Undersea telecoms cables face growing risks: report

LONDON (Reuters) - Investors should urgently diversify the web of undersea cables that serve as the world’s information and banking arteries to address soaring demand and piracy concerns and reduce the risk of catastrophic outages.

So says a report by a multinational research project that calls for the building of global backup routes for the submarine network that carries almost all international communications, including financial transactions and Internet traffic.

The report’s main author, Karl Rauscher of the Institute of Electrical and Electronics Engineers (IEEE), an international professional body, told Reuters changes should be made “before we have to learn the hard way.”

“This report is trying to have a September 10 mindset, where you actually do something about what you know on September 10 to avoid a September 11 situation,” Rauscher, who was an adviser to the U.S. government on cyber security after the September 11 attacks, said.

An executive summary of the report made available to Reuters says that the current probability of a global or regional failure of the network is very low, but is “not zero.”

“The impact of such a failure on international security and economic stability could be devastating...There is no sufficient alternative back-up in the case of catastrophic loss of regional or global connectivity.”


“Satellites cannot handle the volume of traffic -- the available capacity is not even close,” the report says.

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“It is unclear if civilization can recover from the failure of a technology that has been so rapidly adopted without a backup plan ... Without (the network), the world’s economic financial market would immediately freeze.”

The project, managed by the IEEE and the EastWest Institute think tank, cites the “cable-dense” Luzon Strait south of Taiwan, the Strait of Malacca and the Red Sea among several “chokepoints” that funnel important cable paths together.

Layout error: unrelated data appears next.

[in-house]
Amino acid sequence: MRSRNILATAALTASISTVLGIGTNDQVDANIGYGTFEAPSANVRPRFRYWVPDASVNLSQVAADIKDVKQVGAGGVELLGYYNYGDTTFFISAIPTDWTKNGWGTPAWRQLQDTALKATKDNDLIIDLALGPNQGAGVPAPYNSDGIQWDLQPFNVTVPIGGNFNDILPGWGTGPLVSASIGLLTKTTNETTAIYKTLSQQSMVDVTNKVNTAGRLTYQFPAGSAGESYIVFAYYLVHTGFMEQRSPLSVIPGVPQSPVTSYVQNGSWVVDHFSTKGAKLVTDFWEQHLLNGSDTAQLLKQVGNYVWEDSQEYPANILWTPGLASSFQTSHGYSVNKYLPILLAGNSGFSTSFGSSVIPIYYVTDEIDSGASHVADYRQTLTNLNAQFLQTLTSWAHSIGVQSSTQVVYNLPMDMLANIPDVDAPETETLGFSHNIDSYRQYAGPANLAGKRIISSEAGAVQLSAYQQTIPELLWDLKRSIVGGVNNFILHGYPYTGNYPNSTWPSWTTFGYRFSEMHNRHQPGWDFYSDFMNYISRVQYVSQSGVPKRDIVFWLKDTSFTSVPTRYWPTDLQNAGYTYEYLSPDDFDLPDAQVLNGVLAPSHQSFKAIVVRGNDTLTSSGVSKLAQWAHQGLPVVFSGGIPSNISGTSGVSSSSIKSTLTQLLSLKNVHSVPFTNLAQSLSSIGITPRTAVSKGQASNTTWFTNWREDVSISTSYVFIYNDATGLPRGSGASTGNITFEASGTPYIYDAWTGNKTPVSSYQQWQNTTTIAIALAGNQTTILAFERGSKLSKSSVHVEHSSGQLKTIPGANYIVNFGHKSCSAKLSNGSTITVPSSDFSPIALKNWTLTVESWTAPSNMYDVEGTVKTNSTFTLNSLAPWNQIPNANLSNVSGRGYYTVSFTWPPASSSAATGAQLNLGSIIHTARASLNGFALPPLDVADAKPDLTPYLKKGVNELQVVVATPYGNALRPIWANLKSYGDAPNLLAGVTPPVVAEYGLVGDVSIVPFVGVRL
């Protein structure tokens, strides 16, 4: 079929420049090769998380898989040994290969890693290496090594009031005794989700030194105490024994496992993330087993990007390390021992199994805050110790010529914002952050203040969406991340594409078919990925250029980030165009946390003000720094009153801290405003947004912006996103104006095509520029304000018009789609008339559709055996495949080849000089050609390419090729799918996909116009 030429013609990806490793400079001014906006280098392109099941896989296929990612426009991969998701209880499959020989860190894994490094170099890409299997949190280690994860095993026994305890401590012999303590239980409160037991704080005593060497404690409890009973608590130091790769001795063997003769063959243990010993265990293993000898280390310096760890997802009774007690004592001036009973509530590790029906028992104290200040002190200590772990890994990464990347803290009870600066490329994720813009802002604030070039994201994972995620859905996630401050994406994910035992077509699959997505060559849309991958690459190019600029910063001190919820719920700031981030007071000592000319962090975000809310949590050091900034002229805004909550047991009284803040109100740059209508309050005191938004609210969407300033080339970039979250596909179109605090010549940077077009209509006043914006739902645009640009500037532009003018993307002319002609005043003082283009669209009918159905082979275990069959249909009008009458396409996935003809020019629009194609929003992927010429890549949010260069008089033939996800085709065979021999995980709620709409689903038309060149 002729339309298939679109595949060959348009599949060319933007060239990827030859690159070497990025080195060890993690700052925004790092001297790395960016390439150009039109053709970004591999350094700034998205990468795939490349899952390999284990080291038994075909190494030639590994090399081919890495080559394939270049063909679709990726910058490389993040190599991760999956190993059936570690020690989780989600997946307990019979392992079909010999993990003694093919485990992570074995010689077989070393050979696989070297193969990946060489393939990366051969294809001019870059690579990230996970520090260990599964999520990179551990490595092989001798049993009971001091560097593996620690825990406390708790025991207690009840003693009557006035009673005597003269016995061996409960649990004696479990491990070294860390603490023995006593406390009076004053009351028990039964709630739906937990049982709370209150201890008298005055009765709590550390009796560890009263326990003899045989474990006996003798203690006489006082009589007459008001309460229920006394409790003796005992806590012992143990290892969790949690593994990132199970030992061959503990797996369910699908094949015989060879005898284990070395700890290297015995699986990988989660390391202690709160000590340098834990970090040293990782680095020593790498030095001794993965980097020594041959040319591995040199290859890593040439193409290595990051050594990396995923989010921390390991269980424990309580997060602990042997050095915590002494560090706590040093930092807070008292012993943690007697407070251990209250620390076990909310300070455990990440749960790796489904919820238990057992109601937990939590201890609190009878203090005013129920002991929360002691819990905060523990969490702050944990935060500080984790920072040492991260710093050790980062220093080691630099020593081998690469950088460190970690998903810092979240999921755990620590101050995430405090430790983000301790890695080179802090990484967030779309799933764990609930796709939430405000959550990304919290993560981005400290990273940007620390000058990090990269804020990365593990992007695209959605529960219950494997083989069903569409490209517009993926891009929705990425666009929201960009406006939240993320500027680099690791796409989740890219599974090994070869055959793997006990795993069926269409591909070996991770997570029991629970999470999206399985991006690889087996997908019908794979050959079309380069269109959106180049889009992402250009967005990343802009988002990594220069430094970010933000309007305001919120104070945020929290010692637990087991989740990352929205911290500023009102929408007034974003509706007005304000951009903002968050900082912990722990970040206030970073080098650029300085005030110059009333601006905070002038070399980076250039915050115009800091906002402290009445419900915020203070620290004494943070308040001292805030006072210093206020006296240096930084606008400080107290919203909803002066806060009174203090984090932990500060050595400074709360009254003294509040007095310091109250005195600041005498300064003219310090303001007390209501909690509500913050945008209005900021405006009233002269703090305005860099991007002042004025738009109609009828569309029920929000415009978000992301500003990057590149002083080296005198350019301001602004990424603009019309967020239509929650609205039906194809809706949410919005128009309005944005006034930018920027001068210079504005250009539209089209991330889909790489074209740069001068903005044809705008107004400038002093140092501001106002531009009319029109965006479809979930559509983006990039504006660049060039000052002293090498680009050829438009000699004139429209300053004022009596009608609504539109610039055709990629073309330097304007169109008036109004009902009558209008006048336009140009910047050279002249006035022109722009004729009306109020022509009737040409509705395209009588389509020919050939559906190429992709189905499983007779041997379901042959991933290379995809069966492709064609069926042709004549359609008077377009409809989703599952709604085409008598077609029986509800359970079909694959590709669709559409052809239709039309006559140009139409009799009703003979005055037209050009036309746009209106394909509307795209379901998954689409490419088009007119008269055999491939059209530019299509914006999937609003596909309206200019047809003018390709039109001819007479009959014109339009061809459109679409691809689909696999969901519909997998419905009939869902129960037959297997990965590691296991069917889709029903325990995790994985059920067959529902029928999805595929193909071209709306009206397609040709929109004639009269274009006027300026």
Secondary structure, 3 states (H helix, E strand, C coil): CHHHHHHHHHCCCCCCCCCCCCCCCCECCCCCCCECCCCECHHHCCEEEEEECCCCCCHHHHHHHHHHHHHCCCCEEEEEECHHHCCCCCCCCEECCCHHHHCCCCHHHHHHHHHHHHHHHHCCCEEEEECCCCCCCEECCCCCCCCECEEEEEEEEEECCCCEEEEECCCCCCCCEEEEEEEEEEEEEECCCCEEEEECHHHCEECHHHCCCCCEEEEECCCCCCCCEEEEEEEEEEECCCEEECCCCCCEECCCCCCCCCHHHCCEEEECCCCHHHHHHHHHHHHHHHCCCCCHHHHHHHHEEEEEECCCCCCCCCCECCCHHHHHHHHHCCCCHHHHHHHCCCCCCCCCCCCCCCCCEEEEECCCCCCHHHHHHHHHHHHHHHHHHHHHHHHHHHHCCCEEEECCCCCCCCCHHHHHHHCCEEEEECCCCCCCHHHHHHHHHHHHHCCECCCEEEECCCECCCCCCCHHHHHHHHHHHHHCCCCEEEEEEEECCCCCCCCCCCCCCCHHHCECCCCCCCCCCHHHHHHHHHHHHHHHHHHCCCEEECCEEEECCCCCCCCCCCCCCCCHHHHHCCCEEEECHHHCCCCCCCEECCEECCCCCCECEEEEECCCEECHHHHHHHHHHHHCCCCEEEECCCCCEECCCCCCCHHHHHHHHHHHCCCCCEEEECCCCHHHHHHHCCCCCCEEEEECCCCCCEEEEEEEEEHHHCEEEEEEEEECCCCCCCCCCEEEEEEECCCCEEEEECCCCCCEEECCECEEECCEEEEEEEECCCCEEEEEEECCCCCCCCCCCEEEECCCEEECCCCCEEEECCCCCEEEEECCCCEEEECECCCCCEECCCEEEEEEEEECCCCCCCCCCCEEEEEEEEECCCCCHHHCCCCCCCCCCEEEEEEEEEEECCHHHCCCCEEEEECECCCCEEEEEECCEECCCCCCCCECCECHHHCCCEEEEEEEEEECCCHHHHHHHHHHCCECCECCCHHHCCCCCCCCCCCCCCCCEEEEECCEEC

“A single disaster in such an area could cause catastrophic loss of regional and global connectivity,” the report says.

“Insatiable thirst for bandwidth is accompanied by an ever-growing dependence on inter-continental communications, which are nearly entirely supported by undersea cables.”

The study said it taken account of numerous trends including skyrocketing bandwidth demand, increased piracy on the high seas and “growing concerns of terrorist activity worldwide.”

“Increased hostile activity around the world requires the undersea communications cable industry to enhance its preparedness for attacks on its specialized cable ships and critical infrastructure,” it said.

Recent failures include breaks in three submarine cables linking Europe and the Middle East, which disrupted Internet and international telephone services in parts of the Middle East and South Asia in December 2008.


In January 2008, a breakdown in an undersea cable network disrupted Internet links to Egypt, India and Gulf Arab countries and a December 2006 earthquake off southern Taiwan hit cables and slowed Internet and telephone traffic across parts of Asia.

The study’s concern is not so much that the reliability of the system is declining, but that the world’s dependence has grown so great -- and on a network lacking global backup.

“What would you do without connectivity for a day, a week, or a month?” said Rauscher, also executive director of Bell Labs Network Reliability and Security Office of Alcatel-Lucent.

Rauscher presented the report, entitled the Reliability of Global Undersea Communications Cable Infrastructure, to 40 ambassadors in Washington on Monday and it will be studied again at an EastWest cyber security conference in Dallas in May.

In a foreword to the report, U.S. Federal Reserve chief of staff Steve Malphrus said the financial sector’s stability was increasingly linked to its understanding of operational risk. He wrote: “When communications networks go down, the financial services sector does not grind to a halt. It snaps to a halt.”

Editing by Lin Noueihed